Dinner-date don’ts

Janice Northover’s encounter with a monosyllabic broker lets her see why so many MIPIM attendees just don’t do dinner

Janice Northover
Janice Northover

I thought I had MIPIM sussed. It was all going so well. That is, until last night.

The fact that several people during the day had told me that they “didn’t do dinner” should have been my warning sign. As one acquaintance put it, dinner is a big investment: if you’re going to spendthreehours of your MIPIM day with someone it needs to be with someone you genuinely like. MIPIM is all about making new contacts, but dinner blind dates are high risk.

Back home a contact had kindly connected me to a broker who I had been keen to meet for quite some time. He was coming to MIPIM so we arranged to meet up at one of the dinners.

However, I wasn’t quite prepared for his opening line, which was words to the effect that he didn’t want to discuss his business, wasn’t interested in meeting any of the other guests or knowing about their businesses and wasn’t interested in my firm. He, as he put it, knew everyone he needed to know and wasn’t interested in widening the circle. As a litigator, I’ve usually got an answer for everything but, even after three glasses of champagne, I struggled to find a response to that. Well, actually, there was something that immediately sprung to mind but I can’t repeat it here.

In an effort to rescue the situation, I decided to steer the conversation away from business and stick to safe topics like leisure interests and travel. So, I asked, do you have any leisure interests? Golf? Football? “No,” he replied. Do you have children? “Yes,” he replied. Do you do much travelling? “No,” he replied.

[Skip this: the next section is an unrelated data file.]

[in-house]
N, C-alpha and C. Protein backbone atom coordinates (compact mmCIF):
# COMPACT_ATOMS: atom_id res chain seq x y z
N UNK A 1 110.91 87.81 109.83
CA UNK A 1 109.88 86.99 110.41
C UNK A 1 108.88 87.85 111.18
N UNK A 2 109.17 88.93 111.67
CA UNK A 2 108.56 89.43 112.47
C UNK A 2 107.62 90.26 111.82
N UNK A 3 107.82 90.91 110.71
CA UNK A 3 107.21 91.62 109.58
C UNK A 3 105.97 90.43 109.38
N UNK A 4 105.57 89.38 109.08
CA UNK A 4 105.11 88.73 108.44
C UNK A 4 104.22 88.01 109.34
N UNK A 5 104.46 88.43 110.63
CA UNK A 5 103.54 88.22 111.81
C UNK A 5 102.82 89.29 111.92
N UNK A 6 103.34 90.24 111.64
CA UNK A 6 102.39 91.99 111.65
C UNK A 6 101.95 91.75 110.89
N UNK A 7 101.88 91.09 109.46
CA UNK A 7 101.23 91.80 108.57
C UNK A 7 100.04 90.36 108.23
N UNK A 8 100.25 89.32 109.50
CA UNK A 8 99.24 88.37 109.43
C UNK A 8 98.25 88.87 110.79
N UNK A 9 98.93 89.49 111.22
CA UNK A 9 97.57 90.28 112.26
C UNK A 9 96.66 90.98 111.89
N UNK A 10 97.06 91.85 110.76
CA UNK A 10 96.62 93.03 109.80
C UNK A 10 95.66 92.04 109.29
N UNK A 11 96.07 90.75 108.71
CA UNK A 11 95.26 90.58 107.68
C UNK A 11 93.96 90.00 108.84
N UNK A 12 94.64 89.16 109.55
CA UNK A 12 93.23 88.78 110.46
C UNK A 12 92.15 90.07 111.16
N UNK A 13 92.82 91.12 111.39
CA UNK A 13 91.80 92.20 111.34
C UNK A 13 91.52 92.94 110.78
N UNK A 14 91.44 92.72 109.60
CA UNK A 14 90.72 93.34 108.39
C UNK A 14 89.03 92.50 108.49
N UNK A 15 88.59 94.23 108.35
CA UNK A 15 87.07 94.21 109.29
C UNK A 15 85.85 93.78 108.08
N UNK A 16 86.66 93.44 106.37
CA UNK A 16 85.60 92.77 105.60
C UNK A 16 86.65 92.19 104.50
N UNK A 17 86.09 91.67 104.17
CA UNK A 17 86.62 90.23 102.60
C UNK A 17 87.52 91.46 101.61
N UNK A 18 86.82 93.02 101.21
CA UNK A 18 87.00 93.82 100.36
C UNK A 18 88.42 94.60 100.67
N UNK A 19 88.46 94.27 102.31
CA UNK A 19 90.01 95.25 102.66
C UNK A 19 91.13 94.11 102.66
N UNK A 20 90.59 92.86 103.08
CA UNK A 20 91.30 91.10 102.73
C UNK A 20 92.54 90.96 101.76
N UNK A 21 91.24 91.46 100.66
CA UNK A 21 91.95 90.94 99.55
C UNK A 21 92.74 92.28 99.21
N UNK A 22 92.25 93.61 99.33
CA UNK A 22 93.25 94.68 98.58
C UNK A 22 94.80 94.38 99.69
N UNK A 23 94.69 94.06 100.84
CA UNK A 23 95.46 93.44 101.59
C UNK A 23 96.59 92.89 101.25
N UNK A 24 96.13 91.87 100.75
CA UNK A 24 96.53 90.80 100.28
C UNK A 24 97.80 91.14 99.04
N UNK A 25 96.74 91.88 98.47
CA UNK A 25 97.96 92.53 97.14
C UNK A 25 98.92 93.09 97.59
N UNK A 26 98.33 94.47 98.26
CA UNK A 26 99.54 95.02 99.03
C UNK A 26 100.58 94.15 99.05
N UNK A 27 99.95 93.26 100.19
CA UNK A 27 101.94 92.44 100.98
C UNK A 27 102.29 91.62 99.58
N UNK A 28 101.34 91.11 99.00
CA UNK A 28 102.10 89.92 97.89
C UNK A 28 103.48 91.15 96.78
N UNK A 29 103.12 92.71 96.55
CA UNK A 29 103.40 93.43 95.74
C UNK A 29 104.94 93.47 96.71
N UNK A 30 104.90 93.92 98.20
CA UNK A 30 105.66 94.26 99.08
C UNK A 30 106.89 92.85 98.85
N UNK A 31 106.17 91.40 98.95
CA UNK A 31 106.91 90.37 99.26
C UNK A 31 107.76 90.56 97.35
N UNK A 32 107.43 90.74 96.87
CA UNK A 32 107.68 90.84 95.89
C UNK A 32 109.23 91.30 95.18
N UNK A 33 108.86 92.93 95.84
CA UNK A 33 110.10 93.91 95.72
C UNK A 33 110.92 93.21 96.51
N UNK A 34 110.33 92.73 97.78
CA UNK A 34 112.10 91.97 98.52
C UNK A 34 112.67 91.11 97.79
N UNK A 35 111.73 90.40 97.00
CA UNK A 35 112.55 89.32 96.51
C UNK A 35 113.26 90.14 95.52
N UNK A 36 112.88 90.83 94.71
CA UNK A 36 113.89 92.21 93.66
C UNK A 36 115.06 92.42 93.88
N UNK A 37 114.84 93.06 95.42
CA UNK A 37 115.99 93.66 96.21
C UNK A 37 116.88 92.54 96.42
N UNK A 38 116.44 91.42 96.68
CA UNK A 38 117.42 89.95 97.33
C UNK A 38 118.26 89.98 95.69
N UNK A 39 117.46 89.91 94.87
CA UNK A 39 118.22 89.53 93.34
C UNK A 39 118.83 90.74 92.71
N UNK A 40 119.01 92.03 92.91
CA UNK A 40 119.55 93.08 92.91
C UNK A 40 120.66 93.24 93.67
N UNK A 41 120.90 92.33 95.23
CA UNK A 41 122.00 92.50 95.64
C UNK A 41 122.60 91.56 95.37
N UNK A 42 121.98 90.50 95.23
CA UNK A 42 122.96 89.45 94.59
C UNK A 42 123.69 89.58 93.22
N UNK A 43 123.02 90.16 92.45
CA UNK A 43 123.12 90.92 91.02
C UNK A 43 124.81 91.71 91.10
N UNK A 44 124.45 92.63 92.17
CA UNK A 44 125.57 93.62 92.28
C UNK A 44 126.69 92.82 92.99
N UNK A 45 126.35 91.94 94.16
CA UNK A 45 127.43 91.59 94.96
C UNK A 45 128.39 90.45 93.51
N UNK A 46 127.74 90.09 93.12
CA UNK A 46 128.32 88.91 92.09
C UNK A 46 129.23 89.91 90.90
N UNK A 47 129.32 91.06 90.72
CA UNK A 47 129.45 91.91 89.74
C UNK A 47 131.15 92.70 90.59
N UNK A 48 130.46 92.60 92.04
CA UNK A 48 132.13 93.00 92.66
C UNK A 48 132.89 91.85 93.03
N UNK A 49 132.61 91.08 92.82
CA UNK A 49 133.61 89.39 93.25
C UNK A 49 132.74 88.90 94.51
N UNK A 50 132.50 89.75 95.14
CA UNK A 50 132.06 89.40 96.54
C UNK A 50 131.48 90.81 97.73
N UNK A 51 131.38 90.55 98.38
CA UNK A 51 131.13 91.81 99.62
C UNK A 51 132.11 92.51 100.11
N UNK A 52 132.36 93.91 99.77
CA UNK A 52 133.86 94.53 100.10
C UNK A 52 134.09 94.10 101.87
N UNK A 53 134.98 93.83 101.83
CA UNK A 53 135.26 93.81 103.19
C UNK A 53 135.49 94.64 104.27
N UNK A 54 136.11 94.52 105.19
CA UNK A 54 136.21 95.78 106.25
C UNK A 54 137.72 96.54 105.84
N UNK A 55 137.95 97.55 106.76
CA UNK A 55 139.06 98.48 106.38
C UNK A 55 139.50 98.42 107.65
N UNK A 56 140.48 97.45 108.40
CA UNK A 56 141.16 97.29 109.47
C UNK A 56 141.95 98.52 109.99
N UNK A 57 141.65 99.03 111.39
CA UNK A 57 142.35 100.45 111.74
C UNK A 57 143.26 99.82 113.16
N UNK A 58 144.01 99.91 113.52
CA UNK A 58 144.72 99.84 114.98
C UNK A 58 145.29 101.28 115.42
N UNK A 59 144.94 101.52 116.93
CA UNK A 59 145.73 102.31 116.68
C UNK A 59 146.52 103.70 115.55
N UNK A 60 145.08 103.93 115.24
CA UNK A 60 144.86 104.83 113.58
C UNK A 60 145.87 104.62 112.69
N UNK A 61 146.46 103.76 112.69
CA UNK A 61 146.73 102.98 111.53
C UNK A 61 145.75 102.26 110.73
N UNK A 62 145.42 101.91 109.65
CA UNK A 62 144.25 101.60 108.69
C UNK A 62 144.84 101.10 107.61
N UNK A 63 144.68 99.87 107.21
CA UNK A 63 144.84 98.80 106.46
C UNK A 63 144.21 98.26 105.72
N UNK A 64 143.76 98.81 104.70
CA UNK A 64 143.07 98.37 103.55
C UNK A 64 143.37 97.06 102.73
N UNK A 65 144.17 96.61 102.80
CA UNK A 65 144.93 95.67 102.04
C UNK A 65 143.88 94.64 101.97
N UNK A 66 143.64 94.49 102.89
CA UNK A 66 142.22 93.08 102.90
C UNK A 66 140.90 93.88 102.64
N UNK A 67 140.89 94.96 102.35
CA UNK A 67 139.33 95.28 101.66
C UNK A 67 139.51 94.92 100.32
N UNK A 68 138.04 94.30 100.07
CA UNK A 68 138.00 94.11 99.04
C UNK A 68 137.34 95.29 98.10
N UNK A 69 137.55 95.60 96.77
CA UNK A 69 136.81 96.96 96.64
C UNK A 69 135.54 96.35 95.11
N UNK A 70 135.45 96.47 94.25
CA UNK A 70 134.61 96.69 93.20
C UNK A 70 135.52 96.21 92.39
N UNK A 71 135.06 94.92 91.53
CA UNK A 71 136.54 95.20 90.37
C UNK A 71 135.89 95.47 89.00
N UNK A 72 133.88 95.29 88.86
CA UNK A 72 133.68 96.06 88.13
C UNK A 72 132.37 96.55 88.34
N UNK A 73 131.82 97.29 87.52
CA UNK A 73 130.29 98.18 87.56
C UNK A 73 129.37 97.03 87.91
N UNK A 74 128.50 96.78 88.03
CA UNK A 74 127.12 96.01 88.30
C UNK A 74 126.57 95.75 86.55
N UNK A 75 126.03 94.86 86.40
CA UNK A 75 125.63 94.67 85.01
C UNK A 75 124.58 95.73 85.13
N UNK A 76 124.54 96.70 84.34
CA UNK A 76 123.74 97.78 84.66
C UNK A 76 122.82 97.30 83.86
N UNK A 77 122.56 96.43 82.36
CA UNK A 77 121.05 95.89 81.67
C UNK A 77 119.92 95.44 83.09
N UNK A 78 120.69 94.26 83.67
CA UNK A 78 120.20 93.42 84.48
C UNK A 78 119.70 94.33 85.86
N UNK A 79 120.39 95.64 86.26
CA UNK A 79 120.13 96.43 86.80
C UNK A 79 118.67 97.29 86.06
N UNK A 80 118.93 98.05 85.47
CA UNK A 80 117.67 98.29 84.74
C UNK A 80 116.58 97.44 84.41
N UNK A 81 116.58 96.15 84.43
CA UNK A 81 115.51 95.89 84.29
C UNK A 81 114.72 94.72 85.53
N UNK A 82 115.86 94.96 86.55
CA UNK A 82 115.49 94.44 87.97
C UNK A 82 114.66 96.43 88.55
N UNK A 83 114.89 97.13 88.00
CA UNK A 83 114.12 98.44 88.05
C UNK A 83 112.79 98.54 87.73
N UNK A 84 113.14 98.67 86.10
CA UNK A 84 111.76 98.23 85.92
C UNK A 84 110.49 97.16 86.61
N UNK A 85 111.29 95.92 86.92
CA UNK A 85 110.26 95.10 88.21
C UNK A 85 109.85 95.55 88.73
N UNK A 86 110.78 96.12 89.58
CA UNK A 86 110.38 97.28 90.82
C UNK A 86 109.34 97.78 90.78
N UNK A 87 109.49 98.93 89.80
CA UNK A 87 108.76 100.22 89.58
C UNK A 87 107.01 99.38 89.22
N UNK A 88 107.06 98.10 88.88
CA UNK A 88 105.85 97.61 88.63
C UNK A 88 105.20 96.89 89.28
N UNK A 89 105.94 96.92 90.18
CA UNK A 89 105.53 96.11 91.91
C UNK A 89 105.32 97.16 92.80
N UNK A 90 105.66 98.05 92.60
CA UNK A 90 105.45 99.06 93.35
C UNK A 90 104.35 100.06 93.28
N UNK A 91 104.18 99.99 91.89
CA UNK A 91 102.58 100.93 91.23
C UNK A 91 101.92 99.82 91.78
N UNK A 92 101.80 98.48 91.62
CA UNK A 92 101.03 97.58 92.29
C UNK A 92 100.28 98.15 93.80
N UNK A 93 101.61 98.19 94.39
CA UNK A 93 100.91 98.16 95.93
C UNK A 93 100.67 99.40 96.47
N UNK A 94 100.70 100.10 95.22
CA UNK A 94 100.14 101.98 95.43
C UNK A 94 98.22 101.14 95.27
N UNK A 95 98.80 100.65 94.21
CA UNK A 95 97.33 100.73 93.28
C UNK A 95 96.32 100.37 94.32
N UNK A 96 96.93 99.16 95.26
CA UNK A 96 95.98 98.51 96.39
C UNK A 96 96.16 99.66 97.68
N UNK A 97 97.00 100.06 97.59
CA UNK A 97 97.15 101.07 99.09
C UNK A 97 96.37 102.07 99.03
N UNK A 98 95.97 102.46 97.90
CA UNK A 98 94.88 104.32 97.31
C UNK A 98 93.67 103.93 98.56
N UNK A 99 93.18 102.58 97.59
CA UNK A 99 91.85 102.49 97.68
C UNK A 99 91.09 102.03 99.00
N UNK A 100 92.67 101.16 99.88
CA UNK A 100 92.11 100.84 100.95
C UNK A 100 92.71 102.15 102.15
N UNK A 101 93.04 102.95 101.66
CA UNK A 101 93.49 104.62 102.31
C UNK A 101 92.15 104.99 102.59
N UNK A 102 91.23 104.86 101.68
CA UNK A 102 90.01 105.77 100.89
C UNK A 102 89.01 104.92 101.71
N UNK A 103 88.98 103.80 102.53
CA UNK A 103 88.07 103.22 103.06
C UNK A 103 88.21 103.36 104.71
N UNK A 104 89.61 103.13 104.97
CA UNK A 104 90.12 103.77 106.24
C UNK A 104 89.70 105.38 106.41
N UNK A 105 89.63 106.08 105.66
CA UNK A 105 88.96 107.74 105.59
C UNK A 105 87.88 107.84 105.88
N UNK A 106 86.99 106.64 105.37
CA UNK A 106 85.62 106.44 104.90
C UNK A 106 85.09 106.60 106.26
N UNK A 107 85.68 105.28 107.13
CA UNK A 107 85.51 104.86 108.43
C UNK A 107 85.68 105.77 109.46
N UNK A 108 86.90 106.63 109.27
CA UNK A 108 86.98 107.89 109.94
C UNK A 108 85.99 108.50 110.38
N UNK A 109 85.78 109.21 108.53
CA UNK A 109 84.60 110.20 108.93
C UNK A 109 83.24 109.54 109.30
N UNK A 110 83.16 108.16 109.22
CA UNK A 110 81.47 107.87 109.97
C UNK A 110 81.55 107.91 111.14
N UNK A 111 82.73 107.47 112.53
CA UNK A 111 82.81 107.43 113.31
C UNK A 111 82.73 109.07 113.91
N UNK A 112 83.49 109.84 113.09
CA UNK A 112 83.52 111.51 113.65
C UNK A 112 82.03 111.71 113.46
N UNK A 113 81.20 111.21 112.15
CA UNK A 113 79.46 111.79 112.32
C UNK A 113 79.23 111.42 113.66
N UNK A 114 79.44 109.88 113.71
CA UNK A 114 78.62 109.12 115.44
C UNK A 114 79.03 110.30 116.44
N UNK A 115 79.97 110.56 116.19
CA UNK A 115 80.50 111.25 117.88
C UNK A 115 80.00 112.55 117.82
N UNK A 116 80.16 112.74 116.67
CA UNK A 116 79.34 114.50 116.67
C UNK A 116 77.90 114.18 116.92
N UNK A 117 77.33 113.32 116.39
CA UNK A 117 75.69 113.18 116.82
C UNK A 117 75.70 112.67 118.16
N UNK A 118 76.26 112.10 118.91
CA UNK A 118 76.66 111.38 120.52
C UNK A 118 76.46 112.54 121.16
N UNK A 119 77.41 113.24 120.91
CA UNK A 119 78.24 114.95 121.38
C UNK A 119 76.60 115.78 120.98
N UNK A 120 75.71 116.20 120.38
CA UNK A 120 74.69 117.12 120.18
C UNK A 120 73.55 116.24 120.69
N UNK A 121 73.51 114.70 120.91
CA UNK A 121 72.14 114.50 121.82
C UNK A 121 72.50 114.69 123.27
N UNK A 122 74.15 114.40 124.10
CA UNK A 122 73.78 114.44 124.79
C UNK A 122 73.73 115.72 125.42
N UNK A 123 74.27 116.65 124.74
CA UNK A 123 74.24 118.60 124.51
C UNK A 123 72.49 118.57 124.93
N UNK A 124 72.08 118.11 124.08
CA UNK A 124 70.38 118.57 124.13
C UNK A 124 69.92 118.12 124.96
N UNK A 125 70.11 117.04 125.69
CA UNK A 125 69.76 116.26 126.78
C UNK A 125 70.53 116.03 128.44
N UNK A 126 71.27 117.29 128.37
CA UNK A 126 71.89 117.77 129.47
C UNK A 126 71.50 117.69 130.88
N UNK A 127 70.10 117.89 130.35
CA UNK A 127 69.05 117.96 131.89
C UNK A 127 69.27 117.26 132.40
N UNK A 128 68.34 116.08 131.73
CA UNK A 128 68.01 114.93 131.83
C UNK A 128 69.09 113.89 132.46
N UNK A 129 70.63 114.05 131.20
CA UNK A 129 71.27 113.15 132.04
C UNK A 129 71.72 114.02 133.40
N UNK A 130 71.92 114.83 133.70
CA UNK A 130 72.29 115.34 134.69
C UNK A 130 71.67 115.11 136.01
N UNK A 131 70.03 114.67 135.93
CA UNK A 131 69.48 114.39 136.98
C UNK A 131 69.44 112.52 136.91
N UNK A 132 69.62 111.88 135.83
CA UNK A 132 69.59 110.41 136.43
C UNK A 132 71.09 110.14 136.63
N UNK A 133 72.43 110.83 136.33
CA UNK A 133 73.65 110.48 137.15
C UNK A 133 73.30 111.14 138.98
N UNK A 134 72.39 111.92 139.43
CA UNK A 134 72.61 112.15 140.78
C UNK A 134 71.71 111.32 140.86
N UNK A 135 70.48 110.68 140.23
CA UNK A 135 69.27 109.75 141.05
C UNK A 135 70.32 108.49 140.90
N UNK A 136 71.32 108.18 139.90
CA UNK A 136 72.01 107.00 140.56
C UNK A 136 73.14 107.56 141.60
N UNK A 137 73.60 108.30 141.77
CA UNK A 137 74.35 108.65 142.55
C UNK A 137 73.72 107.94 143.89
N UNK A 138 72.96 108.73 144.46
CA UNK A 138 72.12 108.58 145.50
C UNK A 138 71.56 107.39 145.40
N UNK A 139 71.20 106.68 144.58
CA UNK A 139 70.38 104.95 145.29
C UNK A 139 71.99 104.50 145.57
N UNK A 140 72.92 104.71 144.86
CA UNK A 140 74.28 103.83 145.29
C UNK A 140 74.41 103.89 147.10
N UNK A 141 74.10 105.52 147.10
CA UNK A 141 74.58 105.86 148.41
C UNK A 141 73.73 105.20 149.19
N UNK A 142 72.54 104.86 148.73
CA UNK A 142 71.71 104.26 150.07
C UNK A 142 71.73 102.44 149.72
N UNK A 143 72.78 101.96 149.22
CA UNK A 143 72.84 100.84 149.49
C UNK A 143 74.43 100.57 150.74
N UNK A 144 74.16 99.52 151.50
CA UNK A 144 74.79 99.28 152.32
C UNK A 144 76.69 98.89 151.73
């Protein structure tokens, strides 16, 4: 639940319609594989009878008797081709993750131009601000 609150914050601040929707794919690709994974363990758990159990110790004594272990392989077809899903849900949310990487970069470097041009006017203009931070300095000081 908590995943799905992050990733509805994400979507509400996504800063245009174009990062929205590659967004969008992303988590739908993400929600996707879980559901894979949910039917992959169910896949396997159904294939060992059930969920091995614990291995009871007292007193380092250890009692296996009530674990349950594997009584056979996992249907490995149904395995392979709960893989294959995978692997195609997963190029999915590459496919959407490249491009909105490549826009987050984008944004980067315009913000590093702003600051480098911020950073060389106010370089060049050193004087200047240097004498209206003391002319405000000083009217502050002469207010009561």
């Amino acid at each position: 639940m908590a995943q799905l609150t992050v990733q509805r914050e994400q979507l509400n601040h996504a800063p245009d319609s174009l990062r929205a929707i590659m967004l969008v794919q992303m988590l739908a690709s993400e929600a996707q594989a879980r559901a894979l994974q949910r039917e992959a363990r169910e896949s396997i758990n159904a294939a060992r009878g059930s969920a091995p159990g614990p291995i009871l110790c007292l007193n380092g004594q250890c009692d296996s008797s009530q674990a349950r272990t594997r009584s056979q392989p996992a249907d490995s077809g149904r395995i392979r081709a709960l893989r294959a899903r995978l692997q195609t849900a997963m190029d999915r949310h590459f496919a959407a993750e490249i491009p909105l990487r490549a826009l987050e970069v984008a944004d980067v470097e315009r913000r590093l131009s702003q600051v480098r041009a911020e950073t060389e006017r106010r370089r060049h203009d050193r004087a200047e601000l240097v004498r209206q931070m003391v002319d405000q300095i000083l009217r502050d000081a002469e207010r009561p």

There was a pattern emerging that was unswervingly monosyllabic. I tried not to let the one word answers put me off, but even for me this was making conversation a little tough. I did feel for him though. ImaginehisMIPIM: presumably he’d been sent as an ambassador for his firm, expected to return with armfuls of new business cards, a calendar overflowing with follow-up meeting dates and promises of juicy new instructions. And here he was in the middle of the property world’s biggest networking event clearly hating it all, too shy to engage in any kind of decent conversation, just wanting everyone to leave him alone to eat his dinner in peace. I’d always thought networking wasn’t really my thing either, but compared to him I looked and felt completely in my element.

So I tried to fill the void, upping the sparkle in my own conversation to make up for his deficit. By the time the desserts arrived I was exhausted.

My colleague and I tried to salvage the night by heading to a couple of after parties, but I think the dinner and perhaps last night’s events had taken their toll on us. At 1am we admitted defeat and headed back to our apartments. I’m hoping I’ll bounce back after a good night’s sleep but one thing’s for sure: I’m not making any dinner plans tonight.

Janice Northover is a partner at Brecher